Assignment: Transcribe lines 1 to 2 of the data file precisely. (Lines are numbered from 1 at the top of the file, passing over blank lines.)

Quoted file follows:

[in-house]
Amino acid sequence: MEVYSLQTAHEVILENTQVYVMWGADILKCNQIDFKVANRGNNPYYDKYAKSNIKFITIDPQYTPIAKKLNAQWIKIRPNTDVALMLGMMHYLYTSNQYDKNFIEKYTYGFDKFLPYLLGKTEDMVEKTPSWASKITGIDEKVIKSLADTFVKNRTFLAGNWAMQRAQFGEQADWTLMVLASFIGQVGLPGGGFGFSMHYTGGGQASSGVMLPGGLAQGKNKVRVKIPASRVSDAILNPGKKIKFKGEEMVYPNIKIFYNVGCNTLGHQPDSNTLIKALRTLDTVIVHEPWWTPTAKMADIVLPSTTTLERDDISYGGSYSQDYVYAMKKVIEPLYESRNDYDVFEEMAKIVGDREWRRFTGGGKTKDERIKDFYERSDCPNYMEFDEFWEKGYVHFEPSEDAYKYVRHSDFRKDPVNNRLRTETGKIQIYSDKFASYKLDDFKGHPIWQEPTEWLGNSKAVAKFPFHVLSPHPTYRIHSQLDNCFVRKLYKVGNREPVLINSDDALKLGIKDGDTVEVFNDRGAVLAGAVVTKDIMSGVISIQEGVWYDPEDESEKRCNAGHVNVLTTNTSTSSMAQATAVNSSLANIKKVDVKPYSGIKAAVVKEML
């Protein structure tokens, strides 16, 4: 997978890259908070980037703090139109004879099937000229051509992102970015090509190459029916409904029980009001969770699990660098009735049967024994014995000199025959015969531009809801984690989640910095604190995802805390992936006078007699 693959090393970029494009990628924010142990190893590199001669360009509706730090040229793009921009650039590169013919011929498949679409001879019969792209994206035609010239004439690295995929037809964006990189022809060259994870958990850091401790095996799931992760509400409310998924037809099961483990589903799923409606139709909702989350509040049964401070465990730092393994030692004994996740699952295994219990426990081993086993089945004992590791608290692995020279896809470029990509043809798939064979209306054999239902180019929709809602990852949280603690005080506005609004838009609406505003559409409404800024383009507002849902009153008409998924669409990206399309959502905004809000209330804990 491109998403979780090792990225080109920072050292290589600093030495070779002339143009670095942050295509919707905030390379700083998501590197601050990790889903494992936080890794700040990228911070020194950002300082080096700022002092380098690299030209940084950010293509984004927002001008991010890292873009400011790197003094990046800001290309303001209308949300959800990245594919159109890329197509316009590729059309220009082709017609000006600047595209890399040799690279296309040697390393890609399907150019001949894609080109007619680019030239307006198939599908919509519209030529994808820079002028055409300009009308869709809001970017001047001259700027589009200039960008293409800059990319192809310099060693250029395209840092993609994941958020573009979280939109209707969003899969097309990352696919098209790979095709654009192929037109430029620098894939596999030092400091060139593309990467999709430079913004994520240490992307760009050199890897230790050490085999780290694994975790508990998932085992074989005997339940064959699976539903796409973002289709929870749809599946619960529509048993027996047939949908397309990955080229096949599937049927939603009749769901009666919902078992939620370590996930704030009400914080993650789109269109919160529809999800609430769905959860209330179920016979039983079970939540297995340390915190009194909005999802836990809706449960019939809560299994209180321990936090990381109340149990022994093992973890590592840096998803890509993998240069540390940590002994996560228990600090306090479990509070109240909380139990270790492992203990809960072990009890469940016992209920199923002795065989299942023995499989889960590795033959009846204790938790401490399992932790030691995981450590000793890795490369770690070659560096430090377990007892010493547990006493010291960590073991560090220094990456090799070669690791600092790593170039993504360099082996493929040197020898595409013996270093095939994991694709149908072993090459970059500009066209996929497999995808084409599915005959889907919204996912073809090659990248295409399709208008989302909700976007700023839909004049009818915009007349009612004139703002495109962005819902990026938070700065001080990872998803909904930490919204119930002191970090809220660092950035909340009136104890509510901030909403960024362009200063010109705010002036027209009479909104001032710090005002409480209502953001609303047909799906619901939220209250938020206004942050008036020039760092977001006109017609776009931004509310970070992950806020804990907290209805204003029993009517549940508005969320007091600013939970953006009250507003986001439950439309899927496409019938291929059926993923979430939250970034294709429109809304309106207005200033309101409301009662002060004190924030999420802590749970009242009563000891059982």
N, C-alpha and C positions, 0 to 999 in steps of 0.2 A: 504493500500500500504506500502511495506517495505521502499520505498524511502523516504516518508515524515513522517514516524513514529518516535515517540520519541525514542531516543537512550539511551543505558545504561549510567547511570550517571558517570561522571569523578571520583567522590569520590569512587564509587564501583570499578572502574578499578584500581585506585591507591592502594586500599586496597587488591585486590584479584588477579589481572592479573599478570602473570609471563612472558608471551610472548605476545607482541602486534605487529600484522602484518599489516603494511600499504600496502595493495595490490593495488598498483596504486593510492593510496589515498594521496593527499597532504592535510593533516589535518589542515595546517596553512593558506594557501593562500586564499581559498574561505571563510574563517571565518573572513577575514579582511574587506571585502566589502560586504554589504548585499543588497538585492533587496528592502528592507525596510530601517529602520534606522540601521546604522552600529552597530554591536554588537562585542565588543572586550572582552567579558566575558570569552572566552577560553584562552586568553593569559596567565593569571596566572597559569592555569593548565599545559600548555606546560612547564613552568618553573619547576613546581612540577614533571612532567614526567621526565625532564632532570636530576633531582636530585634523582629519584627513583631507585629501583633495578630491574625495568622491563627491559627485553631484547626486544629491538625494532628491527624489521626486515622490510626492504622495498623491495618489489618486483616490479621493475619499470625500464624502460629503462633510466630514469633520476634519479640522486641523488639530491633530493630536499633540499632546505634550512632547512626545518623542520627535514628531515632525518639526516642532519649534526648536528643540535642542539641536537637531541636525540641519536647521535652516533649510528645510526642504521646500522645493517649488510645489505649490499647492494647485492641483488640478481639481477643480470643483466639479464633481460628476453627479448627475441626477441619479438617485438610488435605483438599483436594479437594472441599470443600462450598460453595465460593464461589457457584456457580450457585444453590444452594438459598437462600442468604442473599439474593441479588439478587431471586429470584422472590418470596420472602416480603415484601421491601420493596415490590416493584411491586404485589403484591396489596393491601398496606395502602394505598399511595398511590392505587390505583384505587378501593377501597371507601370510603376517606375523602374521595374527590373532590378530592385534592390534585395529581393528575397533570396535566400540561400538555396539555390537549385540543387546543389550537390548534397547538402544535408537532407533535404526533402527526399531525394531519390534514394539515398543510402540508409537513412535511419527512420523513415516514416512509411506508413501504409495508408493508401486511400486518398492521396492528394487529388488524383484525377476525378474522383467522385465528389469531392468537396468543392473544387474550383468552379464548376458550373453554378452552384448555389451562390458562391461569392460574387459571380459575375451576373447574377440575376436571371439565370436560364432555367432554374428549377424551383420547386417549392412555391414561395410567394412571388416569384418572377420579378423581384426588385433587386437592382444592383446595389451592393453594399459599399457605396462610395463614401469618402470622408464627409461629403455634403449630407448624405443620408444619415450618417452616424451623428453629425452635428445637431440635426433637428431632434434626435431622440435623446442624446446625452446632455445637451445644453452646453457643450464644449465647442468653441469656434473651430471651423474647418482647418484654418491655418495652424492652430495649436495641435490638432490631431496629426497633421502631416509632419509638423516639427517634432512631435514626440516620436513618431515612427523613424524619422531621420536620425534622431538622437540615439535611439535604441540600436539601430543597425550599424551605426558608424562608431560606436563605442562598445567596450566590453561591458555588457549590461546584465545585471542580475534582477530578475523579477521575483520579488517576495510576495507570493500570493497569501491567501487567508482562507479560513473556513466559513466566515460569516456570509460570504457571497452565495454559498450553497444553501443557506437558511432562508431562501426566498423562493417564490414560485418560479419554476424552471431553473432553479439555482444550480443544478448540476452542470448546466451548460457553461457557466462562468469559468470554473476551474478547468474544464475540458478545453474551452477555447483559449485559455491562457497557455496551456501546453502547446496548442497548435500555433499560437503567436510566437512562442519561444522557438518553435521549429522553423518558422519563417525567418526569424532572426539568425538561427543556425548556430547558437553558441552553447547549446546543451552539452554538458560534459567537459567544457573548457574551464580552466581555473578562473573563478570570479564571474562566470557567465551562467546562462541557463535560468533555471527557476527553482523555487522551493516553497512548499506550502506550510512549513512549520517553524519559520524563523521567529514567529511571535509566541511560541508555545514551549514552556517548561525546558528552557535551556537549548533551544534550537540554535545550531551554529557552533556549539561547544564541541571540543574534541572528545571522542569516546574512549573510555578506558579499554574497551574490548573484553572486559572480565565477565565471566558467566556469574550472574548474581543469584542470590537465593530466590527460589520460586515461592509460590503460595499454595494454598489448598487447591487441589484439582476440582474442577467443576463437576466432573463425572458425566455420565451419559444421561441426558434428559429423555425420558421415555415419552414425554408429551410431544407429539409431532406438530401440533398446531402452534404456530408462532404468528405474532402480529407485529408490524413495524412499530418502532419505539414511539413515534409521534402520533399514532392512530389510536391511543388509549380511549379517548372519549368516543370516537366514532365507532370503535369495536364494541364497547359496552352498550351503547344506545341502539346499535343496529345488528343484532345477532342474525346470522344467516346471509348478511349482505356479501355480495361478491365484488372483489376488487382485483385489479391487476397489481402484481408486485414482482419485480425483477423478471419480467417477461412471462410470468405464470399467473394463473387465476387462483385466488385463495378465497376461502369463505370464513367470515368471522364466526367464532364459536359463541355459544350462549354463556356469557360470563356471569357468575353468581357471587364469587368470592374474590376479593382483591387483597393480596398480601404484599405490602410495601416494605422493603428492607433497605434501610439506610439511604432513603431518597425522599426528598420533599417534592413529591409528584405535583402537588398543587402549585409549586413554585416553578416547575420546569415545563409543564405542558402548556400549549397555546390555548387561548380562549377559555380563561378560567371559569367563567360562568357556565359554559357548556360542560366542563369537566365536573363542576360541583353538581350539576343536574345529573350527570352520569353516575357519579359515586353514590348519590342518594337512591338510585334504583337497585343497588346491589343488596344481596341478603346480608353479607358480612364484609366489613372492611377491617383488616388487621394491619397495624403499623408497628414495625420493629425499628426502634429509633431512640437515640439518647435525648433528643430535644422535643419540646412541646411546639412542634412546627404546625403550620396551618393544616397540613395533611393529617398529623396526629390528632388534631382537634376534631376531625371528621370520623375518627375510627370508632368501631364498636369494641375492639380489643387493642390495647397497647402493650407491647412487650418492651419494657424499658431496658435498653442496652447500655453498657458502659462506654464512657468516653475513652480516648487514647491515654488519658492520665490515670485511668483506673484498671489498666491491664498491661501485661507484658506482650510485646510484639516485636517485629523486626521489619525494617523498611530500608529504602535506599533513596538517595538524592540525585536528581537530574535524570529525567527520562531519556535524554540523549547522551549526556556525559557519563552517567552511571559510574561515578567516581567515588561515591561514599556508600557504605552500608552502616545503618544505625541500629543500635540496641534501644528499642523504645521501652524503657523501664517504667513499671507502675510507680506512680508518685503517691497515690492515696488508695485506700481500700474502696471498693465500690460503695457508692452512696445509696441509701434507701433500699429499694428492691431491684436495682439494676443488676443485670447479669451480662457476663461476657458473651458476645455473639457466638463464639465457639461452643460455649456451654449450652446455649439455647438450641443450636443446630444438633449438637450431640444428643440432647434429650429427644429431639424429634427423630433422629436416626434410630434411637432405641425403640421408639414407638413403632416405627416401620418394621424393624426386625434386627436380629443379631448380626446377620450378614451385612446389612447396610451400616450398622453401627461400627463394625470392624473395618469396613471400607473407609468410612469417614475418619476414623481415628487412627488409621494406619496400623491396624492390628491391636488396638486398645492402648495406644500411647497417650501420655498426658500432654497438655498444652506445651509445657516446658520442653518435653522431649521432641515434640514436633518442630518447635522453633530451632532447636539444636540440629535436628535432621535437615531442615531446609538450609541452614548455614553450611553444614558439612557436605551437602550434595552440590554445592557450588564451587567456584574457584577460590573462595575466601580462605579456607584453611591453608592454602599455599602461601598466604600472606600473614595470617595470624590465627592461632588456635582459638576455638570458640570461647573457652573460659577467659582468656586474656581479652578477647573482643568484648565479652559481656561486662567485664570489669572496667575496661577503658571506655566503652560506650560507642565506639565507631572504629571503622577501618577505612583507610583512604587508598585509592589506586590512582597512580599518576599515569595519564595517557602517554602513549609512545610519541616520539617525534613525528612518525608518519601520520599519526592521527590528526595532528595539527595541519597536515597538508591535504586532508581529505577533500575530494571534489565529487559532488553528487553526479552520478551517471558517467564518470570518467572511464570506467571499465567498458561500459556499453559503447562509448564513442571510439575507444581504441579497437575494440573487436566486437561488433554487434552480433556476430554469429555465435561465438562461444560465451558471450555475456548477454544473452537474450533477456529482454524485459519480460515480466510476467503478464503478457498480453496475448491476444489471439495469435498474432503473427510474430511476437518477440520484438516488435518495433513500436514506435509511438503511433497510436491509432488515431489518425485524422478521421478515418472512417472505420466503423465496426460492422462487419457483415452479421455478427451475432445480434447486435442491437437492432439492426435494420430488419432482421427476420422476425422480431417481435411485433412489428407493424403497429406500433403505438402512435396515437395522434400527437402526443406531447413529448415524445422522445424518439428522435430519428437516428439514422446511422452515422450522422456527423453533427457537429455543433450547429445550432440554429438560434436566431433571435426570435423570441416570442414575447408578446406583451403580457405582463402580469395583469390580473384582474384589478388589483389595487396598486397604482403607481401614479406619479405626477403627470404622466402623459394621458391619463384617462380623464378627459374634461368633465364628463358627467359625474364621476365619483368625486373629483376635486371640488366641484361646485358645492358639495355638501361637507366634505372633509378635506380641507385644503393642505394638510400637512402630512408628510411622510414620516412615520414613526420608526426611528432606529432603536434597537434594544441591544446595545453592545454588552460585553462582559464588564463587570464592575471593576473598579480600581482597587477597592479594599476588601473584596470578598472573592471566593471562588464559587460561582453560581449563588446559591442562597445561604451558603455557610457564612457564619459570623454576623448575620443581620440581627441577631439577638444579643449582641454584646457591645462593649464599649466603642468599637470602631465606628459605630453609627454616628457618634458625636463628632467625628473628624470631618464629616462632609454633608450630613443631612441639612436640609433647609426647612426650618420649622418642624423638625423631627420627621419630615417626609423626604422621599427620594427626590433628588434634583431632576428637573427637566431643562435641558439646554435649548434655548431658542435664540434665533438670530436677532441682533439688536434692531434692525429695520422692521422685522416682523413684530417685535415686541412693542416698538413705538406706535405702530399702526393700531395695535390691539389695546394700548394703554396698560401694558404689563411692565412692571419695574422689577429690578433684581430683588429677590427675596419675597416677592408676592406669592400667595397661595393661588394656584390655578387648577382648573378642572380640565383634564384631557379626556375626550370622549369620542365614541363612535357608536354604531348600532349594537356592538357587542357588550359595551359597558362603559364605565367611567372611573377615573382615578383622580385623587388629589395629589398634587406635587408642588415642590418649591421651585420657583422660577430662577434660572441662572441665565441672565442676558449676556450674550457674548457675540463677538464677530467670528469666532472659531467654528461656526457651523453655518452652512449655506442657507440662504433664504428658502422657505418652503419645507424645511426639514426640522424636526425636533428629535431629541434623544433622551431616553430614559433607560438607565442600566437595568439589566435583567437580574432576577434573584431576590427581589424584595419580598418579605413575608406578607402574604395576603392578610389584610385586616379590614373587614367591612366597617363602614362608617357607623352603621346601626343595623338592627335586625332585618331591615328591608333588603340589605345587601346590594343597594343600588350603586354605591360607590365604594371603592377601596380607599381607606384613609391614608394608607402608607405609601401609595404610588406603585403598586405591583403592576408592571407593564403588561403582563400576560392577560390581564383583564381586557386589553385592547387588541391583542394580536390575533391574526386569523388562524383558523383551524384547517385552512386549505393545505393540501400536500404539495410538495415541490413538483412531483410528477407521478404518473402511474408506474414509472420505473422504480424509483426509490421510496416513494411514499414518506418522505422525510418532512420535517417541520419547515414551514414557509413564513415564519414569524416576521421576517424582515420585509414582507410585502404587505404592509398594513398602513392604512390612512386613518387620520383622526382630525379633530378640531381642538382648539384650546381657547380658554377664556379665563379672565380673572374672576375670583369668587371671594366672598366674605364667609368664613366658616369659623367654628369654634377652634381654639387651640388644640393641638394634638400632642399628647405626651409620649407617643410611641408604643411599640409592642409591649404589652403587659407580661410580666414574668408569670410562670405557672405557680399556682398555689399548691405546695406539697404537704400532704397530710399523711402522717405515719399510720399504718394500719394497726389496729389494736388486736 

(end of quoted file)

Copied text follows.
[in-house]
Amino acid sequence: MEVYSLQTAHEVILENTQVYVMWGADILKCNQIDFKVANRGNNPYYDKYAKSNIKFITIDPQYTPIAKKLNAQWIKIRPNTDVALMLGMMHYLYTSNQYDKNFIEKYTYGFDKFLPYLLGKTEDMVEKTPSWASKITGIDEKVIKSLADTFVKNRTFLAGNWAMQRAQFGEQADWTLMVLASFIGQVGLPGGGFGFSMHYTGGGQASSGVMLPGGLAQGKNKVRVKIPASRVSDAILNPGKKIKFKGEEMVYPNIKIFYNVGCNTLGHQPDSNTLIKALRTLDTVIVHEPWWTPTAKMADIVLPSTTTLERDDISYGGSYSQDYVYAMKKVIEPLYESRNDYDVFEEMAKIVGDREWRRFTGGGKTKDERIKDFYERSDCPNYMEFDEFWEKGYVHFEPSEDAYKYVRHSDFRKDPVNNRLRTETGKIQIYSDKFASYKLDDFKGHPIWQEPTEWLGNSKAVAKFPFHVLSPHPTYRIHSQLDNCFVRKLYKVGNREPVLINSDDALKLGIKDGDTVEVFNDRGAVLAGAVVTKDIMSGVISIQEGVWYDPEDESEKRCNAGHVNVLTTNTSTSSMAQATAVNSSLANIKKVDVKPYSGIKAAVVKEML